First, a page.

قالب وردپرس درنا توس
Home / Fitness and Health / What you should know about the MORE law, the law that would move cannabis

What you should know about the MORE law, the law that would move cannabis



In a historic move, the House of Representatives will vote on the Reinvestment and Elimination of Marijuana Opportunities Act (MORE) this month, Politico reports. The bill would defuse cannabis (marijuana) and therefore decriminalize it at the federal level. Unfortunately, because of the Republican opposition in the Senate, the bill doesn’t stand the best chance of reaching Congress. But the fact that it has come to this – and that it is actually being voted on – is a big deal.

Thanks to the Controlled Substances Act of 1970, drugs in the United States are classified on a schedule based on their potential for abuse, knowledge of their effects, and the medicinal value they have, explains the Drug Enforcement Agency. Currently, cannabis is on Appendix I, its most restrictive classification, meaning that the government believes it has high potential for abuse and no medicinal value.

The original decision to add cannabis to Appendix I was shaped far more by racism and xenophobia than by scientific evidence. And based on what we̵

7;ve learned about cannabis and its potential medicinal uses over the past few decades, we know that this isn’t necessarily an accurate assessment of the evidence. However, current planning is still hurting – especially blacks and browns – and limiting research into cannabis. So proponents have been working for a long time to get rid of cannabis – which means putting it on a less restrictive schedule or getting it off the schedule entirely -.

The MORE bill, sponsored by Senate Vice-Presidential candidate Kamala Harris, would remove cannabis from planning and more. The bill would also take some action to address the harm caused by the cannabis ban. It would obliterate previous non-violent arrests and convictions related to cannabis related to cannabis and seal it up for those currently not serving their sentences. Those currently serving prison terms for federal arrests or convictions of cannabis would have the option to have their sentences reviewed and possibly delete their records and waive their sentences.

It would also create a community reinvestment grant program that would fund vocational training, health education, youth care programs and legal aid “for those hardest hit by the war on drugs”. In addition, the bill would establish a cannabis justice bureau to ensure the implementation of these programs.

A federal rescheduling of cannabis would effectively decriminalize it across the country, but individual states would still have the power to legalize it themselves (or not). So passing this bill would not mean that weeds suddenly become legal everywhere. However, this means that states that have legalized cannabis for medical or recreational (adult) use needn’t worry about the federal government interfering with their legal cannabis practices.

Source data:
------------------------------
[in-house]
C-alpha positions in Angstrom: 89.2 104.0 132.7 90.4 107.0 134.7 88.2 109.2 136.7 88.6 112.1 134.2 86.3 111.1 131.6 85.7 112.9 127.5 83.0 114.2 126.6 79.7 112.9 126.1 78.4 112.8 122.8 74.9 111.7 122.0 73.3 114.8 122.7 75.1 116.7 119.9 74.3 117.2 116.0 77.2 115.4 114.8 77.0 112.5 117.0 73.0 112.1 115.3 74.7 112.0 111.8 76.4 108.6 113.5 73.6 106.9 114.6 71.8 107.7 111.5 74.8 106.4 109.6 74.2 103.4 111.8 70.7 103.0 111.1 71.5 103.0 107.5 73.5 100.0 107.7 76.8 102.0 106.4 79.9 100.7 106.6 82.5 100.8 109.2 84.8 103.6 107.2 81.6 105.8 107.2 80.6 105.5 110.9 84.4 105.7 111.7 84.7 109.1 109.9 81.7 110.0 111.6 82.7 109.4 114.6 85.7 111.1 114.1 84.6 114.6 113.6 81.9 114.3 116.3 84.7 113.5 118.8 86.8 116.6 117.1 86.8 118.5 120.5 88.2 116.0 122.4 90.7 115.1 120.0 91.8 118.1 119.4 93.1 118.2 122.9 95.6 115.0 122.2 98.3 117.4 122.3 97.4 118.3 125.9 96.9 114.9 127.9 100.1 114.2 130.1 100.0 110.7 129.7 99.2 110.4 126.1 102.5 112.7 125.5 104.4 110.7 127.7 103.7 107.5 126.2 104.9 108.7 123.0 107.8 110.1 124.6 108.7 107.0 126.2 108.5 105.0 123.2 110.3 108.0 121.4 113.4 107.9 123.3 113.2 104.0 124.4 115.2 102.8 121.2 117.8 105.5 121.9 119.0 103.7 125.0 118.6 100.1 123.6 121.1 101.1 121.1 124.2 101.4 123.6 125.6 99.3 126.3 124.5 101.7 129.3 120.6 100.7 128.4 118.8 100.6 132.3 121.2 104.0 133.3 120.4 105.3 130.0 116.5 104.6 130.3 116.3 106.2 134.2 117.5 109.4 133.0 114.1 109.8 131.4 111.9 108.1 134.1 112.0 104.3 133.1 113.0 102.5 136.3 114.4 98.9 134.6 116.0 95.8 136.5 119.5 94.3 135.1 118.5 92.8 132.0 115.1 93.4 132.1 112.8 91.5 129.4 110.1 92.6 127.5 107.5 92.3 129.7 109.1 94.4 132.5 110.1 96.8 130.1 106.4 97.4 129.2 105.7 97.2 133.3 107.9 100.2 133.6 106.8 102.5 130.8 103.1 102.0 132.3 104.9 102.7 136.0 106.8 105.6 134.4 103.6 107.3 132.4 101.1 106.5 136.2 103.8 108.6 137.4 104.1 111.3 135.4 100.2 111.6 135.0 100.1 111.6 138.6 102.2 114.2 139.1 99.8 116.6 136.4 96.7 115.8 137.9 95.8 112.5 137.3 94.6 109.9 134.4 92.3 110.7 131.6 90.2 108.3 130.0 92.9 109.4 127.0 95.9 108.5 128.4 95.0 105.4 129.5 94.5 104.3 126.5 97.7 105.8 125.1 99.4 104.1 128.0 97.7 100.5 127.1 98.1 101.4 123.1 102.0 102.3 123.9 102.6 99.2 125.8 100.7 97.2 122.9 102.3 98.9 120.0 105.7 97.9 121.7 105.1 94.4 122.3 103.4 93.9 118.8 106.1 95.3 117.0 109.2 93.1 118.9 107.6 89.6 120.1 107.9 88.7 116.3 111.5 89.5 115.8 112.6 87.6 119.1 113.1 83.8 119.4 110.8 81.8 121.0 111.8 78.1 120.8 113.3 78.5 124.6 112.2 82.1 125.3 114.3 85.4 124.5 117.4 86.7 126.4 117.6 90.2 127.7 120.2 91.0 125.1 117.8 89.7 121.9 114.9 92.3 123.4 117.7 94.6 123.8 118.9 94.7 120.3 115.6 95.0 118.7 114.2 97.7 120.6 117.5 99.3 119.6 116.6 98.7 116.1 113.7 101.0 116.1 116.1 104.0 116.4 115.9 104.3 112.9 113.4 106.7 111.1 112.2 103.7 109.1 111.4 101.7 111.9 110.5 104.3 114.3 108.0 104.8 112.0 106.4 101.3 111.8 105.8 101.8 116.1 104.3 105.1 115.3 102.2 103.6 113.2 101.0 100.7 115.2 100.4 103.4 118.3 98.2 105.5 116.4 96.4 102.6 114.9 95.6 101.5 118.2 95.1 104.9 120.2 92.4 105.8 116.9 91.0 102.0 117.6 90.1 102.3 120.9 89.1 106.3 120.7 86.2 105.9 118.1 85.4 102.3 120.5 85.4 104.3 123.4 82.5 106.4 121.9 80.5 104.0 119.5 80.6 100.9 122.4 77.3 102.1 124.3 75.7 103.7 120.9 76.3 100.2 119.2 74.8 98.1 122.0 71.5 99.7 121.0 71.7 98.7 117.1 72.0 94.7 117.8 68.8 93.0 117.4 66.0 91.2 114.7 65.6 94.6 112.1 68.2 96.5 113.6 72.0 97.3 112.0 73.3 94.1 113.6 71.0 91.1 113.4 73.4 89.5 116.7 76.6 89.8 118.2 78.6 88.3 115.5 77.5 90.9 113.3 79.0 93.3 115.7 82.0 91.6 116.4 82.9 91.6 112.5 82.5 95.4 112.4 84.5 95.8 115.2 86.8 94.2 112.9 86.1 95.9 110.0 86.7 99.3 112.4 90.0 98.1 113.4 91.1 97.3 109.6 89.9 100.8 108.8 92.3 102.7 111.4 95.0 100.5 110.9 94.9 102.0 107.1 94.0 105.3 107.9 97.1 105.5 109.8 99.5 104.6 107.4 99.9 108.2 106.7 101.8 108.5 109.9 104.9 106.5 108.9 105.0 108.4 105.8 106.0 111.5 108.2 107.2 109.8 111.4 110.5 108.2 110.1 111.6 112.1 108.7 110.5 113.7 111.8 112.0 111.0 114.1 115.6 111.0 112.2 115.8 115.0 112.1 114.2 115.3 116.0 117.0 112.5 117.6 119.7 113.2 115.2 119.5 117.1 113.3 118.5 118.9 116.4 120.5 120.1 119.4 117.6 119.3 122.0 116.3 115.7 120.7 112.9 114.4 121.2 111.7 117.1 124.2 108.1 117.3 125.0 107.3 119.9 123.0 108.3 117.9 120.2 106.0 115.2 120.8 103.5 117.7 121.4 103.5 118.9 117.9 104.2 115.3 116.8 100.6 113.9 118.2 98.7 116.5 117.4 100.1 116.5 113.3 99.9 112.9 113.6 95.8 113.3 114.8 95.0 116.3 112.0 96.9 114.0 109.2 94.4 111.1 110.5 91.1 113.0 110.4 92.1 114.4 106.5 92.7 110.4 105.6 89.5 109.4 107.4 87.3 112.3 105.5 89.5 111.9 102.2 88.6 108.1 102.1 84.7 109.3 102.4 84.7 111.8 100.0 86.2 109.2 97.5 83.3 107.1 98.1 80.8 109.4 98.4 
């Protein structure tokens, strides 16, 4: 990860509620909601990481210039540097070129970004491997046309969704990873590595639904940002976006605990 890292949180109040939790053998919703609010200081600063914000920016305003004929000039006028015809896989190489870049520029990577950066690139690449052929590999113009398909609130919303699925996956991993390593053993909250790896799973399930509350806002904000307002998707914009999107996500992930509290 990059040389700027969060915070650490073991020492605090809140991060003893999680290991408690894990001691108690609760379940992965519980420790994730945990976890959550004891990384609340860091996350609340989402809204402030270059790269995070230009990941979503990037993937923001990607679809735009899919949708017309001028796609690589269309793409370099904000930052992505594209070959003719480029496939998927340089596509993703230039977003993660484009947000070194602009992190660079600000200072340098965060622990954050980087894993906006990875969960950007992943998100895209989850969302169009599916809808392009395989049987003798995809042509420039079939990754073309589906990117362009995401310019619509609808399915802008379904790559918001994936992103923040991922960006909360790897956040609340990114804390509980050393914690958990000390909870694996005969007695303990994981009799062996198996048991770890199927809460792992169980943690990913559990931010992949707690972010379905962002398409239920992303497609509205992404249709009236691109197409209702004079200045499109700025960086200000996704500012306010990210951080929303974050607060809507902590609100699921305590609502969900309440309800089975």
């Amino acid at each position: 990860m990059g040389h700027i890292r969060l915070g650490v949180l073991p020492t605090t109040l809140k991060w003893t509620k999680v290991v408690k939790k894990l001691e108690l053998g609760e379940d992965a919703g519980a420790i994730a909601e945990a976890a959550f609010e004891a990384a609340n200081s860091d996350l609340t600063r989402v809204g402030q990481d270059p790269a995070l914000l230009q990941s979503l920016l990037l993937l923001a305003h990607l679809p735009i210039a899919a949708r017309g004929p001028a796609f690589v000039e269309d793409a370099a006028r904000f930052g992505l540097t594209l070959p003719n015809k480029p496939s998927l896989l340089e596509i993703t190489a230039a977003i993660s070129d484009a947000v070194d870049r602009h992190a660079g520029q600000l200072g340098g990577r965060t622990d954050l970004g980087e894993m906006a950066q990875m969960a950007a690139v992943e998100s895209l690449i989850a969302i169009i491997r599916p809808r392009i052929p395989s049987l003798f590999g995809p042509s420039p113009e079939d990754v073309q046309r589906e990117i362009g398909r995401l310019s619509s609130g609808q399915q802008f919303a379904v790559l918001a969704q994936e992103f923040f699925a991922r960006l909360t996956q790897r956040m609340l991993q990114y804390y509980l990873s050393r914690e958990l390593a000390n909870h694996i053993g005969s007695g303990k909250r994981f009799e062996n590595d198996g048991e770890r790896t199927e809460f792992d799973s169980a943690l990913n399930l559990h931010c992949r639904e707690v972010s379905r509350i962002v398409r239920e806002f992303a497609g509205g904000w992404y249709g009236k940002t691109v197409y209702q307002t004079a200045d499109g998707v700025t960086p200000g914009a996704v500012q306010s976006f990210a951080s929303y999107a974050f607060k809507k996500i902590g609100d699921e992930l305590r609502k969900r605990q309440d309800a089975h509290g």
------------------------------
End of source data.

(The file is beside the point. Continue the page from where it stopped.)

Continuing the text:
“The passage of the MORE bill is essential to truly correct the injustice of federal marijuana criminalization and to allow once and for all the majority of states that have legalized cannabis for medical or adult use to free from this policy Accept threat Paul Armentano, deputy director of NORML, said in a statement.

While the MORE bill may never become law, it shows just how much public and political opinion has changed regarding the legalization of cannabis – and marks an important step forward in addressing the past and ongoing harms of the war on drugs address that continue to disproportionately affect color communities.

“We believe that responsible regulation and control of marijuana is more beneficial to society and public health than prohibition and criminalization,” reads an open letter organized by the Drug Policy Alliance (DPA) and published on 16 November 2010 Organizations and over 100 people, including epidemiologists and public health experts.

“What is imperative for the MORE Act is that it help communities avoid the very real damage they face every day from the criminalization and enforcement of our marijuana laws – especially black, Latin American, indigenous and low-income communities “says Danielle Ompad. Ph.D., assistant dean of education and associate professor of epidemiology at the NYU School of Global Public Health, who also signed the DPA letter, said in a statement, “The federal ban is a total failure and has only helped that Deteriorating Publicity We have waited far too long and it is important that Congress act now. “

Connected:


Source link